The dispute between the parties is whether the courts of the territory had jurisdiction in equity to issue the injunction. The transit company contends that no such jurisdiction existed, and, in the alternative, that, if there was jurisdiction in the courts over the subject, it could only be exercised by mandamus. We think it unnecessary to consider the latter proposition, and confine ourselves to a consideration of the broad question whether the court had power, by any form of proceedings, thus to regulate and control the operations of the company. The courts below based the right to issue the injunction upon § 841, correctly interpreting that section as imposing the general duty upon the transit company to operate as well as to maintain such cars as the public convenience requires. The section, however is not a specific direction to keep in force on the streets covered by the order
of the court a defined schedule, with cars running at named intervals, and the right of a court to enforce by injunction or mandamus such a schedule need not be considered. But the action of the court below went much farther than this, and farther than is warranted by any decision which has been called to our attention. In the absence of a more specific and well defined duty than that of running a sufficient number of cars to meet the public convenience, the court in this case inquired and determined, as matter of fact, what schedule the public convenience demanded on particular streets, and then, in substance and effect, compelled a compliance with that schedule. And this was done though, as will be shown, the full power to regulate the management of the railway in this respect was vested by the statute in the executive authorities. In form, the order of the court was a mere prohibition against a change of an existing schedule; but its substantial effect was to direct the transit company to operate its cars upon a schedule found to be required by the public convenience. The effect of the order is not changed by the fact that the schedule enforced by the order of the court is that upon which the transit company was then running its cars. The order of the court was not founded upon the consideration that the schedule was the one existing, although that was taken into account, but upon the fact that it was the one which the public convenience required. The question to be determined is whether a court not invested with special statutory authority nor having the property in its control by receivership may, solely, by virtue of its general judicial powers, control to such an extent and in such detail the business of a transportation corporation. The question can be resolved by well settled principles applicable to the subject. At the threshold, the distinction between the case at bar and those cases where there is an enforcement of a specific and clearly defined legal duty must be observed. This distinction was drawn and acted upon in the case of Northern Pacific Railroad v. Dustin, 142 U. S. 492. In that case, it appeared that the railroad company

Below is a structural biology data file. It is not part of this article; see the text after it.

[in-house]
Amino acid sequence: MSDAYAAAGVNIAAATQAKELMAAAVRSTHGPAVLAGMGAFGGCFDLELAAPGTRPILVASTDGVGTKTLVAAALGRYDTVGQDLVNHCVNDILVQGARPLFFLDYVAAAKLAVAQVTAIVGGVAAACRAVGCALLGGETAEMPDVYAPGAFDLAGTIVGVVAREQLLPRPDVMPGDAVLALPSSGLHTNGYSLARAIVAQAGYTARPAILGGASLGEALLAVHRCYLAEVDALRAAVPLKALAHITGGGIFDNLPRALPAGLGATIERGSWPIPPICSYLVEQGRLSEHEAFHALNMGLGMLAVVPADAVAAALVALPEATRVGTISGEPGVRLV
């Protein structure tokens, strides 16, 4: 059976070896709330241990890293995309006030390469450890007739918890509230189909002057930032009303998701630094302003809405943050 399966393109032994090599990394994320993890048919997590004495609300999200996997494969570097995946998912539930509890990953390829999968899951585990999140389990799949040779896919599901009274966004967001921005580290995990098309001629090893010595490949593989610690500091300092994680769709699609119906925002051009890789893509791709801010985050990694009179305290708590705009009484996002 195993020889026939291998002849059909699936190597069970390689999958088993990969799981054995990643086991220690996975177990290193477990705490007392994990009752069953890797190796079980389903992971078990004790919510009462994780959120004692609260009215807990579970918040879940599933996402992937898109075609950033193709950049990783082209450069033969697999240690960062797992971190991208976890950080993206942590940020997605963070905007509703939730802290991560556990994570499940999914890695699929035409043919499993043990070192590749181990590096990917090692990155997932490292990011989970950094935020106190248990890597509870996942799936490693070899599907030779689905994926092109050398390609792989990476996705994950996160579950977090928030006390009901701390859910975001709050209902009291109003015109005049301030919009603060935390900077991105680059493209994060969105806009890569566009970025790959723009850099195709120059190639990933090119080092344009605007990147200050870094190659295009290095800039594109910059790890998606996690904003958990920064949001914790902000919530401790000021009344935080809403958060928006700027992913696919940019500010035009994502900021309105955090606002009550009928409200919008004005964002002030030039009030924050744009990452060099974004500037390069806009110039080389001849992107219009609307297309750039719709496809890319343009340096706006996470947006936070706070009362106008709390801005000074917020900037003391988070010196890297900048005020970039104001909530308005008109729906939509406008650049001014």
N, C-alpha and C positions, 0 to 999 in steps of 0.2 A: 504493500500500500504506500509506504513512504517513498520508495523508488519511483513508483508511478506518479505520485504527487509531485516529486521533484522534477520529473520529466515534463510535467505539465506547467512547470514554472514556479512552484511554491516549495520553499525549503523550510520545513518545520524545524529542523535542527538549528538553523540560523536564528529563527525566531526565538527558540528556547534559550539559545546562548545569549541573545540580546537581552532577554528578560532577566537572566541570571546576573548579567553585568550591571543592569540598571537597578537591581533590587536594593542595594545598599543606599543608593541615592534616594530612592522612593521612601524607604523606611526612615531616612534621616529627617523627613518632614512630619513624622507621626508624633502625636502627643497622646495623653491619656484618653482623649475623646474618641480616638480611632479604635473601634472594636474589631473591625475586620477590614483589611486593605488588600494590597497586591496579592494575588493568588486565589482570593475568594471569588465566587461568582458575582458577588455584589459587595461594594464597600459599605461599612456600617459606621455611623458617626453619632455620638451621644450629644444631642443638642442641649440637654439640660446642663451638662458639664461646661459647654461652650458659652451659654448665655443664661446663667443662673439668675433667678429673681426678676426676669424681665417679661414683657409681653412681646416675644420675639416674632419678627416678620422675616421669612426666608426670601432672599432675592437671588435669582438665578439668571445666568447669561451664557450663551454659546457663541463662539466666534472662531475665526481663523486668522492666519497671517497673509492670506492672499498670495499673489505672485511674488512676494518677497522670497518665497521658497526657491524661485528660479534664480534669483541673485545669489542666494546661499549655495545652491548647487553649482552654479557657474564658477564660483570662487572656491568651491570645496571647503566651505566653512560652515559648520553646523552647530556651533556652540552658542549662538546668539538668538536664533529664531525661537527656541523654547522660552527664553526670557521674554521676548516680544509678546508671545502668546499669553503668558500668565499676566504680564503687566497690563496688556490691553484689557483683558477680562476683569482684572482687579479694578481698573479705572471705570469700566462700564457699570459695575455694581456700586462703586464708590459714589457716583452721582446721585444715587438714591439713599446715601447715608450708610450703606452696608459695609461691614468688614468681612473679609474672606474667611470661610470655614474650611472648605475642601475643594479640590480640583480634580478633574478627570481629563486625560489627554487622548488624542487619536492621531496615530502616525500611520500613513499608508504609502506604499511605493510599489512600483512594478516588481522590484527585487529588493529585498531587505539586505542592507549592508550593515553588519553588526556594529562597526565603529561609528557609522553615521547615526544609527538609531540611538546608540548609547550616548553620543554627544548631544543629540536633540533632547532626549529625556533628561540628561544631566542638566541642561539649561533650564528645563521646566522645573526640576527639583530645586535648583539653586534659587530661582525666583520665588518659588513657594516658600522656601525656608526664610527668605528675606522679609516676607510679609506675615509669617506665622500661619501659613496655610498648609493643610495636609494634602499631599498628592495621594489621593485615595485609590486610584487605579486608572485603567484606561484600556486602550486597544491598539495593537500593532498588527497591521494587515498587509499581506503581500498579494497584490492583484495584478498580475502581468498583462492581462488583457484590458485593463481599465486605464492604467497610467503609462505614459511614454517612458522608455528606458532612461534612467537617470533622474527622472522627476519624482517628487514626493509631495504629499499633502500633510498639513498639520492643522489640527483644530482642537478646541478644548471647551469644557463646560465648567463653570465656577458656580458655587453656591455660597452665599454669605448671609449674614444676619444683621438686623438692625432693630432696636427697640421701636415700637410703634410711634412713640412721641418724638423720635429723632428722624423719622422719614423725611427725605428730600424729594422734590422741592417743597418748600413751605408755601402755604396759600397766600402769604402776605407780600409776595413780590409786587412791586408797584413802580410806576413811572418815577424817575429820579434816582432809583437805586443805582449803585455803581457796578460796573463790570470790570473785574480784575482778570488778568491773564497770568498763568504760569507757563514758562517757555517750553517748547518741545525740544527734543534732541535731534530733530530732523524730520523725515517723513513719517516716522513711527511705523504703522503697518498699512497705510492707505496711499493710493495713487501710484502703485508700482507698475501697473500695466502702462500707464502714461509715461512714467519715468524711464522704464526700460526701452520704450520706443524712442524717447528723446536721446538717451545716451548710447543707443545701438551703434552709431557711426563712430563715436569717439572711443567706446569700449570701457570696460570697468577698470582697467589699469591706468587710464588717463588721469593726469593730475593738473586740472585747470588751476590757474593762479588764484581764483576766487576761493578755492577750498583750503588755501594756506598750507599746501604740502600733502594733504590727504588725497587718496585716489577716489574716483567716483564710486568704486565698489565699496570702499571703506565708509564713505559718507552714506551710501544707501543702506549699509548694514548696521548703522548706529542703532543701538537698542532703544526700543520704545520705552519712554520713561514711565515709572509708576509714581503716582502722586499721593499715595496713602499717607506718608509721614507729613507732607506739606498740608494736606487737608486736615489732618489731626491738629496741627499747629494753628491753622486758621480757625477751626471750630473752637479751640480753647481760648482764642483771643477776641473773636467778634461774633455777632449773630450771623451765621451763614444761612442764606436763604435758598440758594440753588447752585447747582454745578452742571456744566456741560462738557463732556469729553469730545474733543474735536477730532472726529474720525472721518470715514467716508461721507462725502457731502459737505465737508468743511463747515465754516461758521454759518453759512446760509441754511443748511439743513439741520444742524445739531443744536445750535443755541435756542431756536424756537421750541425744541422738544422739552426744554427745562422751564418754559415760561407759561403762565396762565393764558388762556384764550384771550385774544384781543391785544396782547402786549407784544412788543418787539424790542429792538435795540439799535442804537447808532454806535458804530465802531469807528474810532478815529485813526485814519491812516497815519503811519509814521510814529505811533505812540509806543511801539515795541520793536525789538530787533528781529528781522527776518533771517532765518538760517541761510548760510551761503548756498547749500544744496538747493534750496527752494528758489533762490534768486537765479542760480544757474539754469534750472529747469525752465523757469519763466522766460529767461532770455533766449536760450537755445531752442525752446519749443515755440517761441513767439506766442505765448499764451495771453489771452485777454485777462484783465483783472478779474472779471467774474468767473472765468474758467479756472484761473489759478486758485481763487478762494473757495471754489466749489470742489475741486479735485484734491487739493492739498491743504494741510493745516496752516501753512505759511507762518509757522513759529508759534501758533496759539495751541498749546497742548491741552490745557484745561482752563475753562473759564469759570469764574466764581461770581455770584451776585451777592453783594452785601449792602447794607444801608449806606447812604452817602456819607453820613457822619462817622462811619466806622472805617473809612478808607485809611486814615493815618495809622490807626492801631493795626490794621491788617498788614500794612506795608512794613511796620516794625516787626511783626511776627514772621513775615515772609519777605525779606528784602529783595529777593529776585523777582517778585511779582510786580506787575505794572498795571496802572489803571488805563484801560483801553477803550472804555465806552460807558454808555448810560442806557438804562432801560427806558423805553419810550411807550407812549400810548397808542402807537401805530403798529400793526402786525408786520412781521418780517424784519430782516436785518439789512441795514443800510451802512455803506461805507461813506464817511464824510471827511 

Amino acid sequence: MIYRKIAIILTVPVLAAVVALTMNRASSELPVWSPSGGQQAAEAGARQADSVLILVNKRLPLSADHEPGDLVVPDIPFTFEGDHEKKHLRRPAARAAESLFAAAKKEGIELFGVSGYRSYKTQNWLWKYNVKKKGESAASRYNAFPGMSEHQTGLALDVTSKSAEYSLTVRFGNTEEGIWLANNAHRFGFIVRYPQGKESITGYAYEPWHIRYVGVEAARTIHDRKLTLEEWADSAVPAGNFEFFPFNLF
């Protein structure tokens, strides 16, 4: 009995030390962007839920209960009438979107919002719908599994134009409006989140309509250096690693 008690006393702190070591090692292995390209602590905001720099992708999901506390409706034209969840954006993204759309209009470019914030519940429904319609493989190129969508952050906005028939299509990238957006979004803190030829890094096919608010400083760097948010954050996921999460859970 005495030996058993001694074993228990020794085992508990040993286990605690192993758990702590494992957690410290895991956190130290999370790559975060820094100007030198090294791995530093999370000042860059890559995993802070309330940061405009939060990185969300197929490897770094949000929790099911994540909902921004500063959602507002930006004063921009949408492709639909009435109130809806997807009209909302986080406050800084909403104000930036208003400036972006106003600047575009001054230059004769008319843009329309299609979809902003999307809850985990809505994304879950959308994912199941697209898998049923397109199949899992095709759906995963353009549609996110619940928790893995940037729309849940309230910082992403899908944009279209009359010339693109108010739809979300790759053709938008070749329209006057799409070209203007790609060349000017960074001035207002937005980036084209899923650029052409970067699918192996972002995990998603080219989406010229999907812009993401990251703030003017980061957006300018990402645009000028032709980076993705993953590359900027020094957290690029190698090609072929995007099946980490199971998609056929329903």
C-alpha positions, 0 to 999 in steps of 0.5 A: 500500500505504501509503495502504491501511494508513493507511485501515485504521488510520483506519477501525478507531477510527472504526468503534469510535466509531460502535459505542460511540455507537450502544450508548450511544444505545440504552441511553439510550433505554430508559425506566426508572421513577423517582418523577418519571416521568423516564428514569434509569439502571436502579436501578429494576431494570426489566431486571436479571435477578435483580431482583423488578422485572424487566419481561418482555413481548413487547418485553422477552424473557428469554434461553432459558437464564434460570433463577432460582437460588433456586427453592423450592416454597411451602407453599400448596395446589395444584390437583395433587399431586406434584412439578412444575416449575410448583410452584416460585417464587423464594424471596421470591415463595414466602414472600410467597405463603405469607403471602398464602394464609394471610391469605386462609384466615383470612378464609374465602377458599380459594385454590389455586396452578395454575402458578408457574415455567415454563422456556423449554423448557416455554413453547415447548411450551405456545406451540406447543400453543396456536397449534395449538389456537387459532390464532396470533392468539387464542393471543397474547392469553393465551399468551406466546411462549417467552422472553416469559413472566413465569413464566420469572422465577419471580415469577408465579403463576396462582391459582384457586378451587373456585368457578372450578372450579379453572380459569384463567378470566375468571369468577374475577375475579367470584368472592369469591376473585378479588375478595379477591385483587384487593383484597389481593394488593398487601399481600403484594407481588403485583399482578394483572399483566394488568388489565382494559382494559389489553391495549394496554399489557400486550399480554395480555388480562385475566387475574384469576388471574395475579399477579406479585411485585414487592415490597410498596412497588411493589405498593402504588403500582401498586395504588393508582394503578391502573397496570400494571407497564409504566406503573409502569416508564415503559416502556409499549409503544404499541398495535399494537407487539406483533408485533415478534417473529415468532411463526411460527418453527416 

was incorporated by an act of Congress, with power to construct and operate a railroad from Lake Superior to Puget sound, with a branch to Portland. The charter directed that the railroad should be constructed "with all the necessary . . . stations." The Territory of Washington filed in the territorial court a petition for mandamus to compel the railroad company to erect and maintain a station at Yakima City and to stop its trains at that point. The petition alleged, and the jury found, facts which warranted the inference that a station at Yakima City was desirable and necessary for the proper accommodation of traffic. Thereupon a writ of mandamus issued as prayed for, and, upon appeal, the judgment was affirmed by the supreme court of the territory. Upon writ of error, this Court reversed the judgment. In the opinion of the Court, delivered by Mr. Justice Gray, it was said:
"A writ of mandamus to compel a railroad corporation to do a particular act in constructing its road or buildings, or in running its trains, can be issued only when there is a specific legal duty on its part to do that act, and clear proof of a breach of that duty."
And the charter direction that the railroad should construct all necessary stations was described as "but a general expression of what would be otherwise implied by law," and as not to
"be construed as imposing any specific duty or as controlling the discretion in these respects of a corporation entrusted with such large discretionary powers upon the more important questions of the course and the termini of its road."
(P. 142 U. S. 500.) Accordingly, it was held that the determination of the directors with regard to the number, place, and size of the station, having regard to the public convenience as well as the pecuniary interests of the corporation, could not be controlled by the courts by writ of mandamus. And see People v. Railroad Co., 172 N.Y. 90.
The business conducted by the transit company is not purely private. It is of that class so affected by a public interest that it is subject, within constitutional limits, to the governmental power of regulation. This power of regulation